The Lord had said no, but it was only for a season.  About ten years later, we had the opportunity to move to the central coast and spend a productive five years there.  We had finally reached the big drop.  Who knows what would have happened if I had ignored the Lord’s caution and moved there too soon?  Only he does.  Isn’t it good to know we have an all knowing father that says no?  He knows what is best for us, and we can trust him.  Even when he leads us down a difficult path, he walks beside us.  His path is the best path.  I don’t always like the direction he sends me, but I am always blessed when I follow him.

THE HOPE IS STILL ALIVE

A while back I wrote in my diary, “Today I’m 60, but I’m going to live forever so I’m just a kid.”  I haven’t felt much like a kid since I wrote this, but the hope is still alive.  One of my old flippant sayings when confronted by a health conscious (health food nut) person was, “I don’t get my new body till I wear this one out.”  I want you to know I’m doing well with the wearing this one out part.  However it’s not as fun as it once was.  The wearing out is now quite painful, but the new body hope is still alive.

Sunday morning I found myself doing what I used to think was a strange activity that old people did.  I was reading the obituaries in the newspaper.  Not only was I reading them, but I was emotionally involved in reading them.  The short assessment of a person’s life was somehow hauntingly relevant.  As I sense the nearing of life’s end, I think, “What might be written about me?” What in my years was good and what was bad?  Fortunately, most obituaries focus on the good.  The family usually keeps the bad to themselves.  Woo, I say as I contemplate this.

I could get lost in these thoughts, but what I wrote on my 60th birthday is the real truth.  I have the promise of eternal life in Christ Jesus.  I’m going to live forever.  The assessment of this short beginning time is recorded by the eternal God.  He makes the final evaluation.  Praise be to my Lord and Savior Jesus Christ.  The bad is forgiven and forgotten because the most significant act of my years was receiving the great gift Jesus purchased for me on the cross.  The worth of my other acts is in his hands.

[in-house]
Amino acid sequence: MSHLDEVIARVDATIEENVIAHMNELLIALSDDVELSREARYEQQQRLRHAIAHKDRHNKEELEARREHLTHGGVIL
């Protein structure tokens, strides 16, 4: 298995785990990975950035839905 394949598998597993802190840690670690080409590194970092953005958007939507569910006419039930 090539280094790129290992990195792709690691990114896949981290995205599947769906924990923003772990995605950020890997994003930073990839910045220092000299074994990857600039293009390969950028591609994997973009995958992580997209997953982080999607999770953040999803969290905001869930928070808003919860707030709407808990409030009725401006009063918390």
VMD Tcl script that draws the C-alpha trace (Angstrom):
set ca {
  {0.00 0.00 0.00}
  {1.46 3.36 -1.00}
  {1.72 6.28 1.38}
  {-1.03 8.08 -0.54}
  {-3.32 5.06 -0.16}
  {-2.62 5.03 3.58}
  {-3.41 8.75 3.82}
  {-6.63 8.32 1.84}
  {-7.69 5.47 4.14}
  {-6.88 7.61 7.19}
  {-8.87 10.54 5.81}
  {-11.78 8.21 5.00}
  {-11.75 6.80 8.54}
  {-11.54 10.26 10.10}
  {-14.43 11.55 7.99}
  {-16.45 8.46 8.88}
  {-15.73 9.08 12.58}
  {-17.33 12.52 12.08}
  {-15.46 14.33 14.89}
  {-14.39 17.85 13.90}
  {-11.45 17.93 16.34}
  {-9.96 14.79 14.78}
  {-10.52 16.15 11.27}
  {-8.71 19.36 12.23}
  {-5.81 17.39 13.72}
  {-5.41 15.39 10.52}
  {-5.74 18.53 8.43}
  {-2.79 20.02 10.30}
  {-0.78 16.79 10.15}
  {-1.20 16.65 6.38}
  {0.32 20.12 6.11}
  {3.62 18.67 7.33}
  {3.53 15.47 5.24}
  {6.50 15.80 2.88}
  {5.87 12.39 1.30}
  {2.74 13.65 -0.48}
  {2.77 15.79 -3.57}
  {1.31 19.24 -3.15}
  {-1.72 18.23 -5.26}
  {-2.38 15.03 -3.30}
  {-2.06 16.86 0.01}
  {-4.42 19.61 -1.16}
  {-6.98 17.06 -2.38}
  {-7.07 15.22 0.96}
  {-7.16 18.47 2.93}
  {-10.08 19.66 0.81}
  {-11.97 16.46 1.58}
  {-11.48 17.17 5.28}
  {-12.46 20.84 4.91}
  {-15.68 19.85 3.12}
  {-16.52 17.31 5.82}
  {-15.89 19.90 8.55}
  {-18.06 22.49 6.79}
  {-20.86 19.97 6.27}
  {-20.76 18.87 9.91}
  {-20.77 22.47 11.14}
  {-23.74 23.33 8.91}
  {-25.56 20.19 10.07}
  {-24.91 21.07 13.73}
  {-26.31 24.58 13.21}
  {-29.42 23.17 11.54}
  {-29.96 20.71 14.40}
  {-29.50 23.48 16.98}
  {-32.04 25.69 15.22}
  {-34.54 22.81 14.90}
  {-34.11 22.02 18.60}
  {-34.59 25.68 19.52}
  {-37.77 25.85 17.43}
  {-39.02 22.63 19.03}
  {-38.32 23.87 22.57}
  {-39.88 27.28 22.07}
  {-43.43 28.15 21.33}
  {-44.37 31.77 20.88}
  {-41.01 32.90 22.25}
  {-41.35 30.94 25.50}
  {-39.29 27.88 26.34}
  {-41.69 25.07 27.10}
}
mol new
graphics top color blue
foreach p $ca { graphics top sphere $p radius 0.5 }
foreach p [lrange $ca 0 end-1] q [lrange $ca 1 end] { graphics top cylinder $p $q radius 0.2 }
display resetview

Life has seemed long, but when I look back the part that has passed went by rather quickly.  There is still more to come.  I relish what remains.  And, the hope is still alive!

SIBLING RIVALRY

Have you ever felt like God’s favorite?  God has a unique way of making each one of his children feel special.  He knows us intimately and speaks to us individually in a personal specific manner.  No one else knows us this well.  He is never condemning even when correcting us.  Therefore we should rejoice in our close relationship with God, but we should also be aware that this intimate closeness is available to all who will receive him.

Being special to God does not in any way invoke superiority in comparison to others.  For us humans who carry a sinful nature, this is an important caution.  We want to be special, but in our fallen state, we feel it necessary to prove ourselves superior to others.  I’m better than so-n-so because _______.  It’s easy to fill in the blank because we’ve all been there.  However, Christ died for all of us.  We each get the full power of redemption through his shed blood.  Nobody gets or needs a greater portion.

As the principal of a Christian school, my position had a great deal of responsibility and prestige.  The young man who cleaned the building had a different position.  We were both called of God to fill our respective positions.  Was one job superior?  Not in God’s eyes.  We were both walking in what God had set before us.  With God there is no favoritism. (See Acts 10:34, Romans 2:11, Ephesians 6:9).  We were equally important in God’s kingdom.  Both of us were created and gifted to fulfil our purpose for Him.  We were also equally loved by God.  In God’s eyes we were and are his special children.

God is able to have an infinite number of favorites.  We are each one God’s favorite.  We are all special to him.  In the family of God there is no need for sibling rivalry.  We need only to love one another and trust our Father to provide what we need.  He created us with a special purpose in his kingdom.  As he directs you through your life be content.  You are unique and special in his eyes.